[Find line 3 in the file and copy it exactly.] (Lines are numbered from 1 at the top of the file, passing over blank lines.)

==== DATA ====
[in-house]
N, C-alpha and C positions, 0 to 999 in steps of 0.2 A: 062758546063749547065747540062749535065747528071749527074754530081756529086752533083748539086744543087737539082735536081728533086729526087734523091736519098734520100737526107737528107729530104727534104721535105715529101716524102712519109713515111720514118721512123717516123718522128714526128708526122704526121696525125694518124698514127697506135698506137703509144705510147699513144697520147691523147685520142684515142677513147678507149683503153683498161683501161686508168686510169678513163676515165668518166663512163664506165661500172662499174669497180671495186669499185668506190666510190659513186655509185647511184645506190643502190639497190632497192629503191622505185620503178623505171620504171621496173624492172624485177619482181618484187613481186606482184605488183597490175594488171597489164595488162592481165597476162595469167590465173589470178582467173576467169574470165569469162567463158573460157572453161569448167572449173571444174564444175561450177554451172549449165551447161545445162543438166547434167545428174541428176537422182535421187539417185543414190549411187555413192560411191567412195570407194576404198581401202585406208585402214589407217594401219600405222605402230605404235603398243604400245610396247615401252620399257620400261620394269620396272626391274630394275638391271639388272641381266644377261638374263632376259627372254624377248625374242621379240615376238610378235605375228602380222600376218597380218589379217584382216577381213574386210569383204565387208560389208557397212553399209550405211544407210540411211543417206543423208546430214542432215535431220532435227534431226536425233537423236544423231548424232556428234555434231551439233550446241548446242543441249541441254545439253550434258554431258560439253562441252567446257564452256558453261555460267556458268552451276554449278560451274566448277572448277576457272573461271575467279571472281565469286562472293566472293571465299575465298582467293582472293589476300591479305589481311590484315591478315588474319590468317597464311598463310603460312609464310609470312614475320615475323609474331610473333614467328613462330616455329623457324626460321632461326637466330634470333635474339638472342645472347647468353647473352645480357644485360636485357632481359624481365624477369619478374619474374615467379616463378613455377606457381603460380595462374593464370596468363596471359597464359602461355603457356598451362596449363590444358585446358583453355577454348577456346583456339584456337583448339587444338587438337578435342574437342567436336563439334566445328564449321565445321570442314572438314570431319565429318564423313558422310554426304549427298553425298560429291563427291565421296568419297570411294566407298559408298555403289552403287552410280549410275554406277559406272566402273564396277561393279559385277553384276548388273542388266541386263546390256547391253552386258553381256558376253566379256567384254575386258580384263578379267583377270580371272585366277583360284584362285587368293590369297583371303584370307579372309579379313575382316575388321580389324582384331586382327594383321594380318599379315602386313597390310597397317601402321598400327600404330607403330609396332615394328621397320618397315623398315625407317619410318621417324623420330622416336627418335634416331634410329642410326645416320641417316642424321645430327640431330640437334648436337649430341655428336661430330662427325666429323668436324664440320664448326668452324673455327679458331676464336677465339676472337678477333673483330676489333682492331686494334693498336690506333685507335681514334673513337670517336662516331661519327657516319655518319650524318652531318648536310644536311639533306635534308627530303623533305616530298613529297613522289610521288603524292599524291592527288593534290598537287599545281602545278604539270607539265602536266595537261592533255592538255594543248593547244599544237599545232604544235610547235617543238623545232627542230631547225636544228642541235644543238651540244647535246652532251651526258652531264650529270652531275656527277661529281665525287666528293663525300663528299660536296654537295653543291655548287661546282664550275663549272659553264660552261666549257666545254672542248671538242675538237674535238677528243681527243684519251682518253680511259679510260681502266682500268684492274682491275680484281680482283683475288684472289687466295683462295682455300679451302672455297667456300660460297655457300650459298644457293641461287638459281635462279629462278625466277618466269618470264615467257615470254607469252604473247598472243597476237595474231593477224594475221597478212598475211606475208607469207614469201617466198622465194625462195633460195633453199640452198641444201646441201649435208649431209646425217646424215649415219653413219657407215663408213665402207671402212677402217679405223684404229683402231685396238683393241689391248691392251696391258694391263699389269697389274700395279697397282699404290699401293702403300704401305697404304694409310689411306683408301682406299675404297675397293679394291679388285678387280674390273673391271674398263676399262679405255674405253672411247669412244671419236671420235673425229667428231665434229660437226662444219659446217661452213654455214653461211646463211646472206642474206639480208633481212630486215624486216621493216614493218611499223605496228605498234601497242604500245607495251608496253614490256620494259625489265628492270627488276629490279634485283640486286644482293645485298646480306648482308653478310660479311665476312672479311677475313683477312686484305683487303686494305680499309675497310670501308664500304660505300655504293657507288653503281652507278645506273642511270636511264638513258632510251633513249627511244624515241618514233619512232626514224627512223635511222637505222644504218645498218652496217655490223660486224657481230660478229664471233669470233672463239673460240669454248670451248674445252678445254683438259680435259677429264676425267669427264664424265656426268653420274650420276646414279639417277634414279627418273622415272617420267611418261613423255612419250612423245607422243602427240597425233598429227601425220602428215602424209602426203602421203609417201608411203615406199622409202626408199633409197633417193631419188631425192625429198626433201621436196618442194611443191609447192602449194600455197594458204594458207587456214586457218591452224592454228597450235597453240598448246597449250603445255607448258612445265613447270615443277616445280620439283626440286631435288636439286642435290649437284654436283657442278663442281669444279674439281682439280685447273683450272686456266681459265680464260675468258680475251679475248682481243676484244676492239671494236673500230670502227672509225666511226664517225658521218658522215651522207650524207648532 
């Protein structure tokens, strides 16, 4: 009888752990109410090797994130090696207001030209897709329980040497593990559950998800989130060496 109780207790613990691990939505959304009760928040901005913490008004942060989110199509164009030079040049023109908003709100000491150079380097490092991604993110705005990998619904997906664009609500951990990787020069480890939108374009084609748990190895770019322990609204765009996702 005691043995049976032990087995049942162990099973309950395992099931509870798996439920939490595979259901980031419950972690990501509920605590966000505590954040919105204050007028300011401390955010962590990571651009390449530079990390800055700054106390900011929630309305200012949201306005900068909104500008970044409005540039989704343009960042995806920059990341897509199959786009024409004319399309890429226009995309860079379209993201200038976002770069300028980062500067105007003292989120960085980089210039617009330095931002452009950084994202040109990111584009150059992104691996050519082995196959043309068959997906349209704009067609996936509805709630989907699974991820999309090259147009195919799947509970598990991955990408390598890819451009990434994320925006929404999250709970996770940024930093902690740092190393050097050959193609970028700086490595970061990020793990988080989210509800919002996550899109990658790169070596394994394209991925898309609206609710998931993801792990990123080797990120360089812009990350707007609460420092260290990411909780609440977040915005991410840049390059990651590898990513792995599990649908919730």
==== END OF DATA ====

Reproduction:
């Protein structure tokens, strides 16, 4: 009888752990109410090797994130090696207001030209897709329980040497593990559950998800989130060496 109780207790613990691990939505959304009760928040901005913490008004942060989110199509164009030079040049023109908003709100000491150079380097490092991604993110705005990998619904997906664009609500951990990787020069480890939108374009084609748990190895770019322990609204765009996702 005691043995049976032990087995049942162990099973309950395992099931509870798996439920939490595979259901980031419950972690990501509920605590966000505590954040919105204050007028300011401390955010962590990571651009390449530079990390800055700054106390900011929630309305200012949201306005900068909104500008970044409005540039989704343009960042995806920059990341897509199959786009024409004319399309890429226009995309860079379209993201200038976002770069300028980062500067105007003292989120960085980089210039617009330095931002452009950084994202040109990111584009150059992104691996050519082995196959043309068959997906349209704009067609996936509805709630989907699974991820999309090259147009195919799947509970598990991955990408390598890819451009990434994320925006929404999250709970996770940024930093902690740092190393050097050959193609970028700086490595970061990020793990988080989210509800919002996550899109990658790169070596394994394209991925898309609206609710998931993801792990990123080797990120360089812009990350707007609460420092260290990411909780609440977040915005991410840049390059990651590898990513792995599990649908919730």